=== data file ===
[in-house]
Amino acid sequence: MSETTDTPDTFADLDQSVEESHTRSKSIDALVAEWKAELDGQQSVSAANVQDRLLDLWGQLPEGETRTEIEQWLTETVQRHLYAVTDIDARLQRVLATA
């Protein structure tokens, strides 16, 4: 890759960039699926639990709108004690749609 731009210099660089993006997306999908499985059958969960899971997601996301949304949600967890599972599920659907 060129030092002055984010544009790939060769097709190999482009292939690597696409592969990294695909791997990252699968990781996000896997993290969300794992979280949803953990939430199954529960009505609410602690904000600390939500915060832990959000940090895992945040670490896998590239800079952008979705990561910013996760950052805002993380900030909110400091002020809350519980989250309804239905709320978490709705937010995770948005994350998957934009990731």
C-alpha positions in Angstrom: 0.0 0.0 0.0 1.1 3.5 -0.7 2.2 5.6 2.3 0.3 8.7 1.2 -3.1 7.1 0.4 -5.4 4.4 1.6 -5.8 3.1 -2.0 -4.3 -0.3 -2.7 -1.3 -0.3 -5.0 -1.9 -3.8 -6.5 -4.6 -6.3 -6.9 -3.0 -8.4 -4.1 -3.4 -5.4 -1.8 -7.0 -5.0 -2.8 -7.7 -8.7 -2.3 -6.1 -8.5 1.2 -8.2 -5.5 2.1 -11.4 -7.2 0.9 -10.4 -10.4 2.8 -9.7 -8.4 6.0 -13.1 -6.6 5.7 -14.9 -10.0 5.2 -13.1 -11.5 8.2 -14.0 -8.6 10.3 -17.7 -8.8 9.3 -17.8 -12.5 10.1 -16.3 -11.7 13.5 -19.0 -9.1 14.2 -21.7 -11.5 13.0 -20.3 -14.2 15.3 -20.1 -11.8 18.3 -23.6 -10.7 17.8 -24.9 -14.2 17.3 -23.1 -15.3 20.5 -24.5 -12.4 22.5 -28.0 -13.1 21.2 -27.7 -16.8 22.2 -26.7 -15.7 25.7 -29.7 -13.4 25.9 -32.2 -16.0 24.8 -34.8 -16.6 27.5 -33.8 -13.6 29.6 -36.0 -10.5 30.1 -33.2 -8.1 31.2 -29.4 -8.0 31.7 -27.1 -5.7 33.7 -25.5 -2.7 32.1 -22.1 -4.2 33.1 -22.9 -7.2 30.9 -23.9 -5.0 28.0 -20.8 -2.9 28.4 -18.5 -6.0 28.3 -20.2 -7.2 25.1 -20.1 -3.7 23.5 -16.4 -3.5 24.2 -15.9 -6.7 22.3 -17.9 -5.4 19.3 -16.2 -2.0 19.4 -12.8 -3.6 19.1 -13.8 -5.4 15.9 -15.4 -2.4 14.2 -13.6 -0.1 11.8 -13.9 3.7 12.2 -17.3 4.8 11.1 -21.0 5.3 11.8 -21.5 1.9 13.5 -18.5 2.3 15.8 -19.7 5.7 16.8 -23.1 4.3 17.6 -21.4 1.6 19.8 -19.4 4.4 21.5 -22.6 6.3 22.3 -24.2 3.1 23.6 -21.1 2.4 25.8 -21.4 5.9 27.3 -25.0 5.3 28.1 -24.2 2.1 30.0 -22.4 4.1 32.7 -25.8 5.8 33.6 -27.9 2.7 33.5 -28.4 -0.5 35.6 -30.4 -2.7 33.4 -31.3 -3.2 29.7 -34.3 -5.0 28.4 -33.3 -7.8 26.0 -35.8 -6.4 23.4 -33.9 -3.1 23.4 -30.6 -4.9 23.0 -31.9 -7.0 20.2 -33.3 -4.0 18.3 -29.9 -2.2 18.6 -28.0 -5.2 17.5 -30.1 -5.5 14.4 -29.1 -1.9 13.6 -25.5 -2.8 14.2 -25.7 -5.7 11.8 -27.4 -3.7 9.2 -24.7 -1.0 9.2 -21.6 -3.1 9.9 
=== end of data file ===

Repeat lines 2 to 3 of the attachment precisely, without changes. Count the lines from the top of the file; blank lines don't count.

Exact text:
Amino acid sequence: MSETTDTPDTFADLDQSVEESHTRSKSIDALVAEWKAELDGQQSVSAANVQDRLLDLWGQLPEGETRTEIEQWLTETVQRHLYAVTDIDARLQRVLATA
């Protein structure tokens, strides 16, 4: 890759960039699926639990709108004690749609 731009210099660089993006997306999908499985059958969960899971997601996301949304949600967890599972599920659907 060129030092002055984010544009790939060769097709190999482009292939690597696409592969990294695909791997990252699968990781996000896997993290969300794992979280949803953990939430199954529960009505609410602690904000600390939500915060832990959000940090895992945040670490896998590239800079952008979705990561910013996760950052805002993380900030909110400091002020809350519980989250309804239905709320978490709705937010995770948005994350998957934009990731």